In a company-wide email on Friday, Amazon employees were told that they had until the end of the day to delete short-form video app TikTok from their phones. “Due to security risks,” the email reads, “the TikTok app is no longer permitted on mobile devices that access Amazon email.” Seven hours later, the company backtracked.
“This morning’s email to some of our employees was sent in error,” an Amazon spokesperson said in an emailed statement. “There is no change to our policies right now with regard to TikTok.”
Amazon’s almost-ban follows a real ban last month by the government of India, where TikTok has more users than anywhere else in the world. The move was seen as part of a growing movement to boycott Chinese apps, which critics say make user data available to authorities in Beijing. On Monday, US secretary of state Mike Pompeo went so far as to say that the US is “certainly looking” at banning Chinese social apps. Pompeo said Americans should use TikTok “only if you want your private information in the hands of the Chinese Communist Party.” (The US Navy has already forbidden service members from using the app.)
So far, there has been no evidence that China is using TikTok to spy on its rivals, and the US government’s ability to keep the average person off TikTok is limited to indirect and legally dubious regulatory maneuvers. That would make it possible for the first major US salvo against the app to come from a corporation, not Donald Trump. With little red tape, Amazon CEO Jeff Bezos could set company policy that directly affects roughly 800,000 US employees.
If a company were to ban TikTok use for its employees, it would be out of an abundance of caution, says James Lewis, who heads technology policy at the Center for Strategic and International Studies. “I guess the theory is that the Chinese state could embed malicious code in the app,” he says. “I don’t know if that makes any sense. When I saw the news, I thought maybe they just got tired of their employees wasting time watching TikTok.”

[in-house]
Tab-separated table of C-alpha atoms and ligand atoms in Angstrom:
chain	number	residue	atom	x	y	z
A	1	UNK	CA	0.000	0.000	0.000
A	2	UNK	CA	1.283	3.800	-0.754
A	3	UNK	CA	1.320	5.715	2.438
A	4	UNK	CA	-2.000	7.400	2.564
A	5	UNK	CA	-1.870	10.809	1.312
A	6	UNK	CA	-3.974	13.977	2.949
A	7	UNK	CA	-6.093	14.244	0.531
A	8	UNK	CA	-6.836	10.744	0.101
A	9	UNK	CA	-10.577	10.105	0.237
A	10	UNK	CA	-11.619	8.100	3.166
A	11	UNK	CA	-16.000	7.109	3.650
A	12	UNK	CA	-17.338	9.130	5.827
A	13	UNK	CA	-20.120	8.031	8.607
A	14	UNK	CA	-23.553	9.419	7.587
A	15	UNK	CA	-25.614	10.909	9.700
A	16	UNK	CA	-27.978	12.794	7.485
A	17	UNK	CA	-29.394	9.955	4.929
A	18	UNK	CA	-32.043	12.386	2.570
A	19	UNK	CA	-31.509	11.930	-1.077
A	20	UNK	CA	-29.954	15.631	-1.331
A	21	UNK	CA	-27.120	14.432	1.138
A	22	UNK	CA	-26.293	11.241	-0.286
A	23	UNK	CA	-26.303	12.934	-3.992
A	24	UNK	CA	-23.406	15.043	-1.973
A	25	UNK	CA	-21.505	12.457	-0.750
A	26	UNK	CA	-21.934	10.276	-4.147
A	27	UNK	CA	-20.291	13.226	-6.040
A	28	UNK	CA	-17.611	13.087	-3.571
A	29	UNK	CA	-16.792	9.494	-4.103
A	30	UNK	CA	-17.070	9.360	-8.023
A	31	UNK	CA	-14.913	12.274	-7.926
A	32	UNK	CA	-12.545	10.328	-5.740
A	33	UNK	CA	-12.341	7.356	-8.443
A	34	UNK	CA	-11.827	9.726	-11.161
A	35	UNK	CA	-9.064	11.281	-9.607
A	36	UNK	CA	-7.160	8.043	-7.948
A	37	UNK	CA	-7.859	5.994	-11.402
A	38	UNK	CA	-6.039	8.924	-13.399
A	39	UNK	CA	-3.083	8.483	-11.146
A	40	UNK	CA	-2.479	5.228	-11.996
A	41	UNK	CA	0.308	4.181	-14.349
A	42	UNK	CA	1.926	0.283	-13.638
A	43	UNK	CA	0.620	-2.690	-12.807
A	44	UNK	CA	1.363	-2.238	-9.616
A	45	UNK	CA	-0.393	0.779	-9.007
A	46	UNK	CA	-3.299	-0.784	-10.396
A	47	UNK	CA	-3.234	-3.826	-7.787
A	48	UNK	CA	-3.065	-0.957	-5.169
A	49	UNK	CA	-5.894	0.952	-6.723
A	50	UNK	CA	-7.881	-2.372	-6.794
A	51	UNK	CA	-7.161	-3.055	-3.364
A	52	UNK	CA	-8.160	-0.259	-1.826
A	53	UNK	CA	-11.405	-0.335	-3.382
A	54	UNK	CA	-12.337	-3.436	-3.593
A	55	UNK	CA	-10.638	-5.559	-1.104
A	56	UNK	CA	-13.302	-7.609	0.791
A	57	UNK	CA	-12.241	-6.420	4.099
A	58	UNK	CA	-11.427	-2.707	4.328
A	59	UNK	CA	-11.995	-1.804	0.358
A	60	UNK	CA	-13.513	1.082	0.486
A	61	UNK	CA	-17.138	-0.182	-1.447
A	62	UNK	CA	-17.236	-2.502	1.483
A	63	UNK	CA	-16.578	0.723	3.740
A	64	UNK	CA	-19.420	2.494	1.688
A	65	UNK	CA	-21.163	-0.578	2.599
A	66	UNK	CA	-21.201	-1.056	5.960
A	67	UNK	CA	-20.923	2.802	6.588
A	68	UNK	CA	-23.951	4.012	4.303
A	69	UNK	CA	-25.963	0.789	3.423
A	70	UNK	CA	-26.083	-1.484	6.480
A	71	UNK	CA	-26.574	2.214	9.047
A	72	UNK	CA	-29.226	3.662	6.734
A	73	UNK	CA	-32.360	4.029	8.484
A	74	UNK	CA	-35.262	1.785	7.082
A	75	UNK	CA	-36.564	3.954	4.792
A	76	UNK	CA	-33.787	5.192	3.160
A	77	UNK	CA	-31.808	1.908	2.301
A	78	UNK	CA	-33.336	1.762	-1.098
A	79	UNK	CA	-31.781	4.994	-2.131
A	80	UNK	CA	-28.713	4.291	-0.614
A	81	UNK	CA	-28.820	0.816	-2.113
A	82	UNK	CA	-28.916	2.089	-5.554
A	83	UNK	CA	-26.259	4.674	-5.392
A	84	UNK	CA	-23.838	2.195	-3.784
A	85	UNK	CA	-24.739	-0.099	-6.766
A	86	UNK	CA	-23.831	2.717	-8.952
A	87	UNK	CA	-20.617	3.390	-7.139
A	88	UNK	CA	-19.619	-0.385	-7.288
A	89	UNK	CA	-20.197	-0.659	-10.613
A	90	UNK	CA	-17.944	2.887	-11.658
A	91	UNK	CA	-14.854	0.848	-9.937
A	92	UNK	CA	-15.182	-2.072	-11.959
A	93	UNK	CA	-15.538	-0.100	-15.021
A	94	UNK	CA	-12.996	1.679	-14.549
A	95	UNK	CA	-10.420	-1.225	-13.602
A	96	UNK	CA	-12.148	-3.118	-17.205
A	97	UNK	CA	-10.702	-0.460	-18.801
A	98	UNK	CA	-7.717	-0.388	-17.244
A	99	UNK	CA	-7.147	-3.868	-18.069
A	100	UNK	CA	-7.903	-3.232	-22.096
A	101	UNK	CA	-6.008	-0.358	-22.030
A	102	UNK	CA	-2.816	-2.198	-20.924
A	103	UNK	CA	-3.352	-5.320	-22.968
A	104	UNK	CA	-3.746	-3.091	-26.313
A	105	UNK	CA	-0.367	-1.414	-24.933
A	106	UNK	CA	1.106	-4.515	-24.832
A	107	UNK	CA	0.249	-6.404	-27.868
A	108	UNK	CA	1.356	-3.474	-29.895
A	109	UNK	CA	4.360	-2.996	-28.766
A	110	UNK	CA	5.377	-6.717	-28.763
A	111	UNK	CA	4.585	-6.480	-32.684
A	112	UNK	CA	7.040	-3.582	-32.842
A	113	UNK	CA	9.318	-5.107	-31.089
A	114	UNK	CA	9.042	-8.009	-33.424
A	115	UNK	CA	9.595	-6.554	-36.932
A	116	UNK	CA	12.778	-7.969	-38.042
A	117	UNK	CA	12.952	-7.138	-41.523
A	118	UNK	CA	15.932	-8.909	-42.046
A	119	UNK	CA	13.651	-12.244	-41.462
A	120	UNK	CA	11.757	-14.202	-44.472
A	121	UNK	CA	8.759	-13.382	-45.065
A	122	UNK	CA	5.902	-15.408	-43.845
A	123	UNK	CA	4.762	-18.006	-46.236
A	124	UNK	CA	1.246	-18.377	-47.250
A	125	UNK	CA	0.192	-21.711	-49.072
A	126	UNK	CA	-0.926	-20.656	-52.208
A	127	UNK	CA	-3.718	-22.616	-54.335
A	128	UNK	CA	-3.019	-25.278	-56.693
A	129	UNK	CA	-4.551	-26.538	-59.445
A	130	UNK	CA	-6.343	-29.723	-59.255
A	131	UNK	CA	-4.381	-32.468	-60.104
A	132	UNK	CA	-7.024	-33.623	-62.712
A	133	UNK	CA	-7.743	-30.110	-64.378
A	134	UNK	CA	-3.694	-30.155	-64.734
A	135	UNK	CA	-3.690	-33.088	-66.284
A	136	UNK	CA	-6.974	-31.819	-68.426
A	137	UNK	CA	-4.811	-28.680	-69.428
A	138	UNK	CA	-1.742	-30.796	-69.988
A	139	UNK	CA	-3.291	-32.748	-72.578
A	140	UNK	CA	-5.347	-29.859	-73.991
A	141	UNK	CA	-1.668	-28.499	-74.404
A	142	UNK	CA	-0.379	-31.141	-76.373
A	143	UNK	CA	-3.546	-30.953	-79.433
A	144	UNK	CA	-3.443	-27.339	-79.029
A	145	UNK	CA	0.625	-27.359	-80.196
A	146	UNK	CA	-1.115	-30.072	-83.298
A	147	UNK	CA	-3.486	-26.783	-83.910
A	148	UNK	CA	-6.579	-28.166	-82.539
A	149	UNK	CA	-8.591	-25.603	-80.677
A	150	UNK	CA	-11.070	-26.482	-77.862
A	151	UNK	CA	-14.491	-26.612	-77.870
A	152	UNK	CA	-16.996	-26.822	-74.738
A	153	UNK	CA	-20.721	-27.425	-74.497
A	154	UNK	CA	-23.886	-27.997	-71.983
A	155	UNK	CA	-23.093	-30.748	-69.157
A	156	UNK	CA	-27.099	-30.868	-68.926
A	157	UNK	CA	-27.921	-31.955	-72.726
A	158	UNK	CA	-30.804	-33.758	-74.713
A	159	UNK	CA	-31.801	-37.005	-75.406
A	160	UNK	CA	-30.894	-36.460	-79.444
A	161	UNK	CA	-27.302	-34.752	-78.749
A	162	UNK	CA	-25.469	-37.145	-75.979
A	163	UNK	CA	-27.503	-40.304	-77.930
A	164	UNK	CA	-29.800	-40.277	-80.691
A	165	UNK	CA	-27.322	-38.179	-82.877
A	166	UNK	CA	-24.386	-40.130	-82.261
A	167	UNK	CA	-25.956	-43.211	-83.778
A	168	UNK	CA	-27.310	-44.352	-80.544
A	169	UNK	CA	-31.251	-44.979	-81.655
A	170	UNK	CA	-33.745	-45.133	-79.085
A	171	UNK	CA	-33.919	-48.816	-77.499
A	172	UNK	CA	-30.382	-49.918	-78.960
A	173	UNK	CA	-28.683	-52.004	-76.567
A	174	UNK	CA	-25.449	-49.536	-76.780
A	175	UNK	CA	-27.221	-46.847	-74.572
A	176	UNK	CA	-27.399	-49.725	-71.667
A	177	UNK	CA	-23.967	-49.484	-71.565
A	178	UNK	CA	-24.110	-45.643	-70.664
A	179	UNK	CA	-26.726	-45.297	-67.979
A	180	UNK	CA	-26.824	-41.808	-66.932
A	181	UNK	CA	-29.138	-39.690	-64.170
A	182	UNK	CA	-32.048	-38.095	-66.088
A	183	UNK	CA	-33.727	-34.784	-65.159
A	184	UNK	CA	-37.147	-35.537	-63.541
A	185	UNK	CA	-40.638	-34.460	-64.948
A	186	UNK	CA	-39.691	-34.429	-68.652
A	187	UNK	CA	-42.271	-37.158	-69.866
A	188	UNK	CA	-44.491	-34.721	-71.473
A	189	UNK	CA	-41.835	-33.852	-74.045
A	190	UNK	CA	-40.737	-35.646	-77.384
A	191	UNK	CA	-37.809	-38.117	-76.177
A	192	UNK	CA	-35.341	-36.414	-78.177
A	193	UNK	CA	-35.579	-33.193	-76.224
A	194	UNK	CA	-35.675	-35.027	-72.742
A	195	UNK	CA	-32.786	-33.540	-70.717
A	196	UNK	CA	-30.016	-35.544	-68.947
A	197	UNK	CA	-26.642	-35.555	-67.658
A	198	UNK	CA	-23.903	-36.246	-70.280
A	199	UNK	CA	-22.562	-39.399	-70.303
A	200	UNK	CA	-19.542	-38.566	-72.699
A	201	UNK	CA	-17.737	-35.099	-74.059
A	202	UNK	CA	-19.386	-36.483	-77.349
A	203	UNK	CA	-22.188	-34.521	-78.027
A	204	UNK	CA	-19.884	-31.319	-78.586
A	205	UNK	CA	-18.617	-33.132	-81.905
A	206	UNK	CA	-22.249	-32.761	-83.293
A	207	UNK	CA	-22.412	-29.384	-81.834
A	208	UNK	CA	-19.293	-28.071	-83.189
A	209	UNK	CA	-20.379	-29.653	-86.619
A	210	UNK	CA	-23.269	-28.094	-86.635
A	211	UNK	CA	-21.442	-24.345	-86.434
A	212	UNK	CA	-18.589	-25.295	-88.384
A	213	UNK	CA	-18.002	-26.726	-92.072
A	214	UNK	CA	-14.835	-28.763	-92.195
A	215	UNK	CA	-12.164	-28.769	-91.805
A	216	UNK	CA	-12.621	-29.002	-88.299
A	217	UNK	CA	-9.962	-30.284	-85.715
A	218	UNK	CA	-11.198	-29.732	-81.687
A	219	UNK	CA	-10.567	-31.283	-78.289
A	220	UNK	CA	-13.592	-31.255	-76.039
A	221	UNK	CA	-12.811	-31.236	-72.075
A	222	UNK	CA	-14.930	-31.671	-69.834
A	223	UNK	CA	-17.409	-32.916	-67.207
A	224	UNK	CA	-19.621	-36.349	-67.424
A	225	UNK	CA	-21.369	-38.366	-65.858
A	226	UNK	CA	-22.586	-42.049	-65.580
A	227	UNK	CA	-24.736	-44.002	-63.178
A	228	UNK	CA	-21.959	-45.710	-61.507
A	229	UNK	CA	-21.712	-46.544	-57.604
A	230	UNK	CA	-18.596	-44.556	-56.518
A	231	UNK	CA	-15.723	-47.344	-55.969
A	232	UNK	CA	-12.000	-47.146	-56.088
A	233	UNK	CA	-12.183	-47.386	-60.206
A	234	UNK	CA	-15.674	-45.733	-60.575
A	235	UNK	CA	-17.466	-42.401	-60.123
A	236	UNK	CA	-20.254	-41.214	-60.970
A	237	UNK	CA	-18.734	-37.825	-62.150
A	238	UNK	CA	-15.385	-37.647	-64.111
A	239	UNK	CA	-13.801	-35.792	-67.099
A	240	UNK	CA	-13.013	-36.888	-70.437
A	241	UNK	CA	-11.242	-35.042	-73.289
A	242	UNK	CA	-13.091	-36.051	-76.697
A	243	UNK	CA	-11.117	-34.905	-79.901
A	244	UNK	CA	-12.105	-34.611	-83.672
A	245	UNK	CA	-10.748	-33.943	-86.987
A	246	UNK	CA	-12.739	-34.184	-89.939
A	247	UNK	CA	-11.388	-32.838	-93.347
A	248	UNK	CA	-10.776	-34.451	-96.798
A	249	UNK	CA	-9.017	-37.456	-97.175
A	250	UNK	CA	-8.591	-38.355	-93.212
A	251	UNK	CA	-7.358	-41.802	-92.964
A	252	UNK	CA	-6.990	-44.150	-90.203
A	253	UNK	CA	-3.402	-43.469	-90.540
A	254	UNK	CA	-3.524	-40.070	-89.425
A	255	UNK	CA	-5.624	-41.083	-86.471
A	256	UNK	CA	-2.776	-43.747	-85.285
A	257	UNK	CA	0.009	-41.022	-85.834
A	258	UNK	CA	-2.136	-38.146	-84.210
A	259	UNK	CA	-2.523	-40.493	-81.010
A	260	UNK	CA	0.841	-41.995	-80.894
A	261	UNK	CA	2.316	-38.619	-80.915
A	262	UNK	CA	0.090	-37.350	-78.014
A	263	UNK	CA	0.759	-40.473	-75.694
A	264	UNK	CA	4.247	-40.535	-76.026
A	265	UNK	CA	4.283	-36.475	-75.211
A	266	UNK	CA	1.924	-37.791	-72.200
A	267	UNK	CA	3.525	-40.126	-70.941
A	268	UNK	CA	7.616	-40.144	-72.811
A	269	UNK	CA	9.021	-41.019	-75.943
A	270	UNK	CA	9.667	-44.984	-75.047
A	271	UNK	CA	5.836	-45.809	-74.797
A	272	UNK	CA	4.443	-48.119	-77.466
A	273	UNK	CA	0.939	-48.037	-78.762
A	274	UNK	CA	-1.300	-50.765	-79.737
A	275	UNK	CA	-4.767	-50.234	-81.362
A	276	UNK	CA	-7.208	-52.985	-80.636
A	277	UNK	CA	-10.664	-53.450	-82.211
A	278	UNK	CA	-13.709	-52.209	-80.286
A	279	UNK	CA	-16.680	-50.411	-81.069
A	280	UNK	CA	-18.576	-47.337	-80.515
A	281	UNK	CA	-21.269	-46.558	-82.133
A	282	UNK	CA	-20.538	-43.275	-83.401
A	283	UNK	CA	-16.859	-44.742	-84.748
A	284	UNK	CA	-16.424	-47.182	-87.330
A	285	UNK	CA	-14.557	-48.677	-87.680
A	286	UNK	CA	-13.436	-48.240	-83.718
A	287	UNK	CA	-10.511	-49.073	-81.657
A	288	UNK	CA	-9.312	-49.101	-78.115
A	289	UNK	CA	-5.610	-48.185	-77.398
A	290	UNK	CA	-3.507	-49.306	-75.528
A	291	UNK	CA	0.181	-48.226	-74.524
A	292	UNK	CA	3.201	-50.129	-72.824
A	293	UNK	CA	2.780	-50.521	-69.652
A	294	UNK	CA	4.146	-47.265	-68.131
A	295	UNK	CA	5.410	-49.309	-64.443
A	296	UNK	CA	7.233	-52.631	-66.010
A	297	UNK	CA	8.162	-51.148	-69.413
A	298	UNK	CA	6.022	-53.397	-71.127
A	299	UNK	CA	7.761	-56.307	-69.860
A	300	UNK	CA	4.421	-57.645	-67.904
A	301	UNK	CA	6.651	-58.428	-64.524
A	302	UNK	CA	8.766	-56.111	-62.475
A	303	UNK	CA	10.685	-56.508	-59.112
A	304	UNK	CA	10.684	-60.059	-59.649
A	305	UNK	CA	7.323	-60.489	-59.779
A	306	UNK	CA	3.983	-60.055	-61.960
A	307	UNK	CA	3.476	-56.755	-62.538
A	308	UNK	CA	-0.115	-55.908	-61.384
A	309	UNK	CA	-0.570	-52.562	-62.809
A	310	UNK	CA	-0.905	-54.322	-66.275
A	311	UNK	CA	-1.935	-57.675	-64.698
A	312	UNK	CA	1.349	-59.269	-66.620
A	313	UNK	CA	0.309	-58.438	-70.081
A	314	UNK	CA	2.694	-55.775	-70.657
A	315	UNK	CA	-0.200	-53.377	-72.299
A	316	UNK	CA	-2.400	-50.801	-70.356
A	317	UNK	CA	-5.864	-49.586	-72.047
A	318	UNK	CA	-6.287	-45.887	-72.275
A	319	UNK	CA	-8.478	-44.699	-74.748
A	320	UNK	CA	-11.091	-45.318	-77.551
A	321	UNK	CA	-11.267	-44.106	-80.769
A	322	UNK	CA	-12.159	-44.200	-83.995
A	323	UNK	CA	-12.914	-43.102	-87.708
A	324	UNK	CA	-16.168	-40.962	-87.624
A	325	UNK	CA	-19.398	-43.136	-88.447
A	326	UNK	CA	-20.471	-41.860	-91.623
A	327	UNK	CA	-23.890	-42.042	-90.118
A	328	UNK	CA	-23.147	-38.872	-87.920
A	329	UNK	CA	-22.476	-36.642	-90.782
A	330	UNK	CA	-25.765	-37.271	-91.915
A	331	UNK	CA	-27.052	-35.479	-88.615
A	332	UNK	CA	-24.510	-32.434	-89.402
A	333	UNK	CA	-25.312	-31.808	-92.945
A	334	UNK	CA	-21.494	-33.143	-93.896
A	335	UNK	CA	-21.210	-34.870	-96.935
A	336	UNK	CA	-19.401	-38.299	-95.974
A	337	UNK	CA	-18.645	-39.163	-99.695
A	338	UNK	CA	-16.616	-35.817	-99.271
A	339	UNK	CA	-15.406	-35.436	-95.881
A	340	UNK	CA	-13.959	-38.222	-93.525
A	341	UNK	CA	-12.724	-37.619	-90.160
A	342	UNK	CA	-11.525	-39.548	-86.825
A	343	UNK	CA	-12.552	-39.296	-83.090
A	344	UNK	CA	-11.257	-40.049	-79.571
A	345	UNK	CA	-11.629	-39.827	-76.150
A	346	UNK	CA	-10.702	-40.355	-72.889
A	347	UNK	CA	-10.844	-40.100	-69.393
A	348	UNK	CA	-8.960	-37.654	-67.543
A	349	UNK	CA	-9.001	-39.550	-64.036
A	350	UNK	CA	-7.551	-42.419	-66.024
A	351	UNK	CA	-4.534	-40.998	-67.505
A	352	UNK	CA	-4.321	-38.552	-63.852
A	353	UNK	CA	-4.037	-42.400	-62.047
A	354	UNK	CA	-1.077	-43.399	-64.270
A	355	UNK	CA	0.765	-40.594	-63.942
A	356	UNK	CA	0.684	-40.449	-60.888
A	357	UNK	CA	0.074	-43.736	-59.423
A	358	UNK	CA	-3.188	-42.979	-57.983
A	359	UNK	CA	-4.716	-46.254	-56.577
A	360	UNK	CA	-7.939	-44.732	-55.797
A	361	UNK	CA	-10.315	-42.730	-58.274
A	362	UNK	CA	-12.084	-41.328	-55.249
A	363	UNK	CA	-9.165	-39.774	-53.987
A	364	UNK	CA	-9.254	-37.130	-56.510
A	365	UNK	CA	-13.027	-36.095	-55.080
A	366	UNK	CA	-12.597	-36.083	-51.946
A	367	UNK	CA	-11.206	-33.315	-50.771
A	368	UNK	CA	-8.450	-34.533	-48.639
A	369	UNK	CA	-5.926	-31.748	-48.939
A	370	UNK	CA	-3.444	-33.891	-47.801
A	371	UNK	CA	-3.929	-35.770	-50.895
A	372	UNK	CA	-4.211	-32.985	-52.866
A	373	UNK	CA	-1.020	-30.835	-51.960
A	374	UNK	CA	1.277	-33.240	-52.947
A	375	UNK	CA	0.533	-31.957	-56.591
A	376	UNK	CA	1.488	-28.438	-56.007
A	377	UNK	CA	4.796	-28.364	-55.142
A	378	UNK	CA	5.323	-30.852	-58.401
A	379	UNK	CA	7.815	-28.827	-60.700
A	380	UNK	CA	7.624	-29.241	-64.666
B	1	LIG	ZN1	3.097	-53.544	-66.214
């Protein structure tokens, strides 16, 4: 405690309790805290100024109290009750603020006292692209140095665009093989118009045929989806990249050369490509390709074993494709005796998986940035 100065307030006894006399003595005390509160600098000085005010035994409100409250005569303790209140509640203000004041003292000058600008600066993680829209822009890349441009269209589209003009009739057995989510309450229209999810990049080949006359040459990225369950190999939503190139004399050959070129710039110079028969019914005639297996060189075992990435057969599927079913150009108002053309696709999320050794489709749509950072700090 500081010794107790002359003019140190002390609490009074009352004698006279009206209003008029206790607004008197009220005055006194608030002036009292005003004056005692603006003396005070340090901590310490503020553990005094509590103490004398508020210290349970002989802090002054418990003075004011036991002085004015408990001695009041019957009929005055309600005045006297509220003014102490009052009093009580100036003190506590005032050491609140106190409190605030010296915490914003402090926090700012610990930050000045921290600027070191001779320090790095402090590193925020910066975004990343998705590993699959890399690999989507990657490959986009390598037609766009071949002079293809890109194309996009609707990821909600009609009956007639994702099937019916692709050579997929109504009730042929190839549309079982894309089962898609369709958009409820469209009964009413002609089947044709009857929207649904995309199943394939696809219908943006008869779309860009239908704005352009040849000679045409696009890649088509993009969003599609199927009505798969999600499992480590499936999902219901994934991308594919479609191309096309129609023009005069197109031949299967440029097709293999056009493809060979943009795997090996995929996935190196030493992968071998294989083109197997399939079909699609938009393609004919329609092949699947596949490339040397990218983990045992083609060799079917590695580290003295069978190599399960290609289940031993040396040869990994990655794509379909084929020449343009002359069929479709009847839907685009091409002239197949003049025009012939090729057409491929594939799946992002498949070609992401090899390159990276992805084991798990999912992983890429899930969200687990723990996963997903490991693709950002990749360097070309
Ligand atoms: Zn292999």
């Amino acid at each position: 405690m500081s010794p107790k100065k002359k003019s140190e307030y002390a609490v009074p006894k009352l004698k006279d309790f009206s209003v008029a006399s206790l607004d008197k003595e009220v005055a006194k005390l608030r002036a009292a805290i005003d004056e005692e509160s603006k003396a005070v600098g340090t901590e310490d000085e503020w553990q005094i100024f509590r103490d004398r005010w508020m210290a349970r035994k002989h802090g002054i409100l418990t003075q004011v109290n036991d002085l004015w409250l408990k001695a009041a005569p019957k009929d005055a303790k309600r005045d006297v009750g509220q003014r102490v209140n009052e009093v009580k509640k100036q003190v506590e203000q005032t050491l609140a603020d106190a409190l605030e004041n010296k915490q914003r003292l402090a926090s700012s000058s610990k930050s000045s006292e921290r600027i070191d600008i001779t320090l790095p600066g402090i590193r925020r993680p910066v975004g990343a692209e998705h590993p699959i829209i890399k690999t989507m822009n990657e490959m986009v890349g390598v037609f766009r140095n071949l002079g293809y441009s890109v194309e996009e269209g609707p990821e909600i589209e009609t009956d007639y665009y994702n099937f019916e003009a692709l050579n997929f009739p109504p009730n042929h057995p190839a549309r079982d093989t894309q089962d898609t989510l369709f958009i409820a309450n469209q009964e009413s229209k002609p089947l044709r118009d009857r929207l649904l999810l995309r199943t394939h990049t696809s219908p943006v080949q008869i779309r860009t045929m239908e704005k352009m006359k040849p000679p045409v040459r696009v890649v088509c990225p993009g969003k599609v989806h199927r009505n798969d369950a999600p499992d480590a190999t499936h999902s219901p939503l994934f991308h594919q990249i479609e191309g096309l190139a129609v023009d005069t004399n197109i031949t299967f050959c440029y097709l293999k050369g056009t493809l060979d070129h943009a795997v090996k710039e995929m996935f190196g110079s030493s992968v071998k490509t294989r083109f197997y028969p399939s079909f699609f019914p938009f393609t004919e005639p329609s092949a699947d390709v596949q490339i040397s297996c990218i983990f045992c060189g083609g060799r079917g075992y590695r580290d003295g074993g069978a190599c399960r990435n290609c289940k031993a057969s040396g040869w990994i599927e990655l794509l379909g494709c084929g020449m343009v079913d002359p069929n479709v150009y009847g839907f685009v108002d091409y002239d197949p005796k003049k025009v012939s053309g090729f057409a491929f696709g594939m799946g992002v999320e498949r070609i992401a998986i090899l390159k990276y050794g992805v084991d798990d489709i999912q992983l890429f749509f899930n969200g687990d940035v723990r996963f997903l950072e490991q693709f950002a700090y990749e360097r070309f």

TikTok is only the latest social media company to find itself in digital-privacy crosshairs, Lewis pointed out. A few weeks ago, Zoom faced backlash for routing some calls through Chinese servers and suspending accounts at Beijing’s request; meanwhile, Facebook has been under the microscope for over a decade. “This is part of being a social media company,” Lewis says. “People become hyper-aware of the risks.”
Alexis Hancock, a technologist at the privacy-focused Electronic Frontier Foundation, said that the conversation around TikTok has muddled two sets of privacy concerns that should be separated: worries about state actors using apps for espionage, and alarm at the sprawling permissions that many apps have to access data on our phones. “TikTok is highlighting the permissions creep that a lot of applications have,” she said, but “there’s been no confirmation of the Chinese government using TikTok to spy on US citizens.”
Over the past few months, TikTok owner ByteDance has been making every effort to emphasize its separation from Beijing. In response to Pompeo’s comments, a spokesperson told ABC News that TikTok is “led by an American CEO, with hundreds of employees and key leaders across safety, security, product, and public policy here in the US. We have no higher priority than promoting a safe and secure app experience for our users.” Kevin Mayer, previously head of streaming at Disney, joined TikTok as CEO in May.
Lewis, too, says ByteDance’s significant financial incentive—the company pulled in a reported $3 billion in profit last year—makes it “improbable that they would take the risk” of loading TikTok up with malware.
“User security is of the utmost importance to TikTok,” the company told Quartz in a statement. “We are fully committed to respecting the privacy of our users.”